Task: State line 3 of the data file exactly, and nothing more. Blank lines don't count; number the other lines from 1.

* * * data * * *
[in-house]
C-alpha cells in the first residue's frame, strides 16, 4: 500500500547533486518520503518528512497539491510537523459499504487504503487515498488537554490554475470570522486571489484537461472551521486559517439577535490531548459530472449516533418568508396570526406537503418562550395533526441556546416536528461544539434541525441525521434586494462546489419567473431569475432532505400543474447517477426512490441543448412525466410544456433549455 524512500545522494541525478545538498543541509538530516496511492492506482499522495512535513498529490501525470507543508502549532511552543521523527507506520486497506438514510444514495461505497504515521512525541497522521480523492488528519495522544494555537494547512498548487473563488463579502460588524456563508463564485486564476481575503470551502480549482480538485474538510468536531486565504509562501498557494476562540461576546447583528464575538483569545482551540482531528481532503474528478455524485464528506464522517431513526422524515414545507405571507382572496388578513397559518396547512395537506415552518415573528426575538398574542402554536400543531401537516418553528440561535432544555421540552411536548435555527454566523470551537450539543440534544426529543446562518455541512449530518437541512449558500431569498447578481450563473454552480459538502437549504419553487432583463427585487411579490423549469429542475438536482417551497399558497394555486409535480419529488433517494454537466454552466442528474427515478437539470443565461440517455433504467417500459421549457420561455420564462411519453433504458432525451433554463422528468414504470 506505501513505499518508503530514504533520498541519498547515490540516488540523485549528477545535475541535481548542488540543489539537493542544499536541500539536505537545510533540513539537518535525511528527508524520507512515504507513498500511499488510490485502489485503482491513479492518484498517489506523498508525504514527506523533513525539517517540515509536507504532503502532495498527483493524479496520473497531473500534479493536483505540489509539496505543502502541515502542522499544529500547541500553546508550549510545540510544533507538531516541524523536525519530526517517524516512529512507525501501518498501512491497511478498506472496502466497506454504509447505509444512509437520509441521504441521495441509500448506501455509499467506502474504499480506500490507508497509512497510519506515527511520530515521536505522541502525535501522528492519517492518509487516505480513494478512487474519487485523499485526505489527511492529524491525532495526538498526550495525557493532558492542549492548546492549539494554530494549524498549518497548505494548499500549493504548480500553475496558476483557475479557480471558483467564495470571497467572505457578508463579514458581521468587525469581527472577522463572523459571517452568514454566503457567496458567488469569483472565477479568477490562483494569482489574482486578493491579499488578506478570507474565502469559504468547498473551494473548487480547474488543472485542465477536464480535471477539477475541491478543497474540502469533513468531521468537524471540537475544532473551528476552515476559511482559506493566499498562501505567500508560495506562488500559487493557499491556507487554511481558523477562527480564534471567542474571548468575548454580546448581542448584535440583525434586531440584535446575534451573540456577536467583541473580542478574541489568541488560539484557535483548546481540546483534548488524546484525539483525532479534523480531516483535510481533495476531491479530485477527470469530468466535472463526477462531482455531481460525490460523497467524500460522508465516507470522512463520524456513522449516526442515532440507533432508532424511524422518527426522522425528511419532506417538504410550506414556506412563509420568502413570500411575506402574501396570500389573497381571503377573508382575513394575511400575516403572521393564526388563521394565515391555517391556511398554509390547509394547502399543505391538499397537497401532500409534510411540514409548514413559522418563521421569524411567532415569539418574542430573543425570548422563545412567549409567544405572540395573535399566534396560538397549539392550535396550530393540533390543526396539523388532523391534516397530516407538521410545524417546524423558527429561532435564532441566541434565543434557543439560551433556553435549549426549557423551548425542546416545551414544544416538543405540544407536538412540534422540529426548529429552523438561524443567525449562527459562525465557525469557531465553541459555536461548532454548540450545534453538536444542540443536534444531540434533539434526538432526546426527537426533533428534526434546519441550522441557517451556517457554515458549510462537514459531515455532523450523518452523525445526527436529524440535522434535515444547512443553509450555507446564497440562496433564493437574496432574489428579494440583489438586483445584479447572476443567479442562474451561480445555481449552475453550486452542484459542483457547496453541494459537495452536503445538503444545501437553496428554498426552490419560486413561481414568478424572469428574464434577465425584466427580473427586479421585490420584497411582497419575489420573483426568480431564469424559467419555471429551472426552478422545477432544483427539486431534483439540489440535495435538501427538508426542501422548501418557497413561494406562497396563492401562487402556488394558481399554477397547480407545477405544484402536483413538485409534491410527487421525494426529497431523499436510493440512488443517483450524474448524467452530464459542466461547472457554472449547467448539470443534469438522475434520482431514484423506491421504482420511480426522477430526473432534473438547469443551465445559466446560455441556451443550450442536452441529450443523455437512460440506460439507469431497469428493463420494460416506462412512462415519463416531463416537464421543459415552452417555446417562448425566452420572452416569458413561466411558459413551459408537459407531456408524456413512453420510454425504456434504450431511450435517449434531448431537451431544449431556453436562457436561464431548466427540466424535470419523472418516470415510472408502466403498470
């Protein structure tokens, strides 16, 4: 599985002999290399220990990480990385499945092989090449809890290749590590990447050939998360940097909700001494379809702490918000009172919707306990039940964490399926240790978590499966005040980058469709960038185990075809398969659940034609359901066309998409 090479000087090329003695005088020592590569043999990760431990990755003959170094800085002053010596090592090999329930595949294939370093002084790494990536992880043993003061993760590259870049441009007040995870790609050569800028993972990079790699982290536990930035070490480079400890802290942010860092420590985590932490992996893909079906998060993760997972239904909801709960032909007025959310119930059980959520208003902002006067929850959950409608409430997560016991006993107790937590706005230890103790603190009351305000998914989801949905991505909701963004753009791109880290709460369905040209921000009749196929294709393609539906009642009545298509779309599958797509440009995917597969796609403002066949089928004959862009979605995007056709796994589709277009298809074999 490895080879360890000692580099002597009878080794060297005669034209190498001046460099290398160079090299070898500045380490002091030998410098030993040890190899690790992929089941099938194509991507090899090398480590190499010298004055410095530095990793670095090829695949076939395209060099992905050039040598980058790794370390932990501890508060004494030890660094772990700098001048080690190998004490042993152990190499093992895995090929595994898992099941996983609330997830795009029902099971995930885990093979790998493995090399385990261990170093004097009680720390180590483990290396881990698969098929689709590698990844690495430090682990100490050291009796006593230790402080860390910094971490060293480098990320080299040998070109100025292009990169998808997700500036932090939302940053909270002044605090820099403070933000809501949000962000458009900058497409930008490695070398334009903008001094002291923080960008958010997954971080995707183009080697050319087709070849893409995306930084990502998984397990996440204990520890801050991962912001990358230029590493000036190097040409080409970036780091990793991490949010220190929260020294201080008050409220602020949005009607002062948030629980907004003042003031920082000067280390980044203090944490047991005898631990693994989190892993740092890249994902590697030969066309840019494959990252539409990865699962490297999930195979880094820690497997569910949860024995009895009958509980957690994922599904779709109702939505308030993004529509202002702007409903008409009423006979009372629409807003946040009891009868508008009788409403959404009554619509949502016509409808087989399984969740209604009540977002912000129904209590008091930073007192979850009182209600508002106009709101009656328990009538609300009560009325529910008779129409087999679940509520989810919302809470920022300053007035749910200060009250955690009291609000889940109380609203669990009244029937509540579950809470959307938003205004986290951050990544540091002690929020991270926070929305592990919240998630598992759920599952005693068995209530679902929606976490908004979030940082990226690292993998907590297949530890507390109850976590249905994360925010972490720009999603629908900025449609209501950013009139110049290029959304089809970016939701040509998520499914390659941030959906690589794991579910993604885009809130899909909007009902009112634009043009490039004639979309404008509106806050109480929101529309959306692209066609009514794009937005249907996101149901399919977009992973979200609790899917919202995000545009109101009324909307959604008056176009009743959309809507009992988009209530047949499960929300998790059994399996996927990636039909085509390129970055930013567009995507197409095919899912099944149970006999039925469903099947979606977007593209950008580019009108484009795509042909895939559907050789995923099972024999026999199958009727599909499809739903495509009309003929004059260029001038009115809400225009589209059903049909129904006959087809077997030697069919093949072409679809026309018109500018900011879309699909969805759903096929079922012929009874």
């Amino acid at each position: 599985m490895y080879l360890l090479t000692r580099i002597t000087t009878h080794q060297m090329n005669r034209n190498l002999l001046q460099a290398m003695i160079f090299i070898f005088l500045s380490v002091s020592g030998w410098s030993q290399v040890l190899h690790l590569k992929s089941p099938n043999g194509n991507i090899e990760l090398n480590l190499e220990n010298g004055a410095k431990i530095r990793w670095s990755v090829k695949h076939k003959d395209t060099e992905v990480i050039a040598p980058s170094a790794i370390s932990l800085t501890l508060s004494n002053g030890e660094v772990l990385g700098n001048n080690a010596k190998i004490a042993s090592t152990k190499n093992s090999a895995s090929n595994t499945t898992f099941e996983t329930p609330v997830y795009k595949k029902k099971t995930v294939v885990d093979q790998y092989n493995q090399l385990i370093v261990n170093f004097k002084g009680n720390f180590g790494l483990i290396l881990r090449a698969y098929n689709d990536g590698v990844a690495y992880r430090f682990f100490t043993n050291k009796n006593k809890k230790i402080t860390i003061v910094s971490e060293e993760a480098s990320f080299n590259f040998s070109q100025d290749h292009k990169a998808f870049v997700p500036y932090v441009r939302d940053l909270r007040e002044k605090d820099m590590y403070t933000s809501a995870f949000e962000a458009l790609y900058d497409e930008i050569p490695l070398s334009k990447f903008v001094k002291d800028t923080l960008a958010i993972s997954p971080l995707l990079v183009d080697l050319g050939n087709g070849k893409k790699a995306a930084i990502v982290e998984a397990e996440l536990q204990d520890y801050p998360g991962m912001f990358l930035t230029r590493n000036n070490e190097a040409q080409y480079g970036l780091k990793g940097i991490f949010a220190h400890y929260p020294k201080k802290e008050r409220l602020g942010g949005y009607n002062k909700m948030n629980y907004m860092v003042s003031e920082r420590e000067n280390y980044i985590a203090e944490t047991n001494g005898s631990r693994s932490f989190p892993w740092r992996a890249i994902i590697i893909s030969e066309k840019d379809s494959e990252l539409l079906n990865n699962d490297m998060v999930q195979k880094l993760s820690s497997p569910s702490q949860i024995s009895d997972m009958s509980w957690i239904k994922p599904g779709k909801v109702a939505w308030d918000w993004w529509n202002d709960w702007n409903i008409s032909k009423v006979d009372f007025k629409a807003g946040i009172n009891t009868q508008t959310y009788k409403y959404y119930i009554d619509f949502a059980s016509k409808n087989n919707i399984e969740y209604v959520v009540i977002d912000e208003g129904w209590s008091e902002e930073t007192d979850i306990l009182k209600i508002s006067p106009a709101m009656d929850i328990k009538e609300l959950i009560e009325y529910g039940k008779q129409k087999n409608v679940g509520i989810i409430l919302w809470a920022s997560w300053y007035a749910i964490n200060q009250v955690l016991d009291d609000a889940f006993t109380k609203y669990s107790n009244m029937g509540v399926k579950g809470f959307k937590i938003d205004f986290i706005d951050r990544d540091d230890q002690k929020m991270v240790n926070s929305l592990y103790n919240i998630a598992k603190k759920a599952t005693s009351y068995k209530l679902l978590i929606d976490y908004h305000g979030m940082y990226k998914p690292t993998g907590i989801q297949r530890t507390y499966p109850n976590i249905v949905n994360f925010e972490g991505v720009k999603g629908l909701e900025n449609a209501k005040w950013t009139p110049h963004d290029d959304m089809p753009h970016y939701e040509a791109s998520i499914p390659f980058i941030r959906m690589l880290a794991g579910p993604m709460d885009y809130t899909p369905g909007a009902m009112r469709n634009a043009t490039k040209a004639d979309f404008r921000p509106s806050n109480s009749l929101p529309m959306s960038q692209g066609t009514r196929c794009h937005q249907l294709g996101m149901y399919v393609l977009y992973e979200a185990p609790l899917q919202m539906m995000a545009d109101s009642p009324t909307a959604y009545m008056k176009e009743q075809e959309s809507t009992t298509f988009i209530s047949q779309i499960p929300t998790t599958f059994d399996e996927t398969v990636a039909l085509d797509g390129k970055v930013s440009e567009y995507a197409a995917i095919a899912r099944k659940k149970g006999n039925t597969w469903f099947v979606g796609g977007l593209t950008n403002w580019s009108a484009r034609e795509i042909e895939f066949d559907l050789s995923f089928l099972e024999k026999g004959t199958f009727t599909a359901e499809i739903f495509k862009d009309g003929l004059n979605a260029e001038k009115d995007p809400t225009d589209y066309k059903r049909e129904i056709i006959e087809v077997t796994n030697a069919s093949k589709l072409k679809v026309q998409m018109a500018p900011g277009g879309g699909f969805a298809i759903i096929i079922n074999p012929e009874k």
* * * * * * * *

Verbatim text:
């Protein structure tokens, strides 16, 4: 599985002999290399220990990480990385499945092989090449809890290749590590990447050939998360940097909700001494379809702490918000009172919707306990039940964490399926240790978590499966005040980058469709960038185990075809398969659940034609359901066309998409 090479000087090329003695005088020592590569043999990760431990990755003959170094800085002053010596090592090999329930595949294939370093002084790494990536992880043993003061993760590259870049441009007040995870790609050569800028993972990079790699982290536990930035070490480079400890802290942010860092420590985590932490992996893909079906998060993760997972239904909801709960032909007025959310119930059980959520208003902002006067929850959950409608409430997560016991006993107790937590706005230890103790603190009351305000998914989801949905991505909701963004753009791109880290709460369905040209921000009749196929294709393609539906009642009545298509779309599958797509440009995917597969796609403002066949089928004959862009979605995007056709796994589709277009298809074999 490895080879360890000692580099002597009878080794060297005669034209190498001046460099290398160079090299070898500045380490002091030998410098030993040890190899690790992929089941099938194509991507090899090398480590190499010298004055410095530095990793670095090829695949076939395209060099992905050039040598980058790794370390932990501890508060004494030890660094772990700098001048080690190998004490042993152990190499093992895995090929595994898992099941996983609330997830795009029902099971995930885990093979790998493995090399385990261990170093004097009680720390180590483990290396881990698969098929689709590698990844690495430090682990100490050291009796006593230790402080860390910094971490060293480098990320080299040998070109100025292009990169998808997700500036932090939302940053909270002044605090820099403070933000809501949000962000458009900058497409930008490695070398334009903008001094002291923080960008958010997954971080995707183009080697050319087709070849893409995306930084990502998984397990996440204990520890801050991962912001990358230029590493000036190097040409080409970036780091990793991490949010220190929260020294201080008050409220602020949005009607002062948030629980907004003042003031920082000067280390980044203090944490047991005898631990693994989190892993740092890249994902590697030969066309840019494959990252539409990865699962490297999930195979880094820690497997569910949860024995009895009958509980957690994922599904779709109702939505308030993004529509202002702007409903008409009423006979009372629409807003946040009891009868508008009788409403959404009554619509949502016509409808087989399984969740209604009540977002912000129904209590008091930073007192979850009182209600508002106009709101009656328990009538609300009560009325529910008779129409087999679940509520989810919302809470920022300053007035749910200060009250955690009291609000889940109380609203669990009244029937509540579950809470959307938003205004986290951050990544540091002690929020991270926070929305592990919240998630598992759920599952005693068995209530679902929606976490908004979030940082990226690292993998907590297949530890507390109850976590249905994360925010972490720009999603629908900025449609209501950013009139110049290029959304089809970016939701040509998520499914390659941030959906690589794991579910993604885009809130899909909007009902009112634009043009490039004639979309404008509106806050109480929101529309959306692209066609009514794009937005249907996101149901399919977009992973979200609790899917919202995000545009109101009324909307959604008056176009009743959309809507009992988009209530047949499960929300998790059994399996996927990636039909085509390129970055930013567009995507197409095919899912099944149970006999039925469903099947979606977007593209950008580019009108484009795509042909895939559907050789995923099972024999026999199958009727599909499809739903495509009309003929004059260029001038009115809400225009589209059903049909129904006959087809077997030697069919093949072409679809026309018109500018900011879309699909969805759903096929079922012929009874």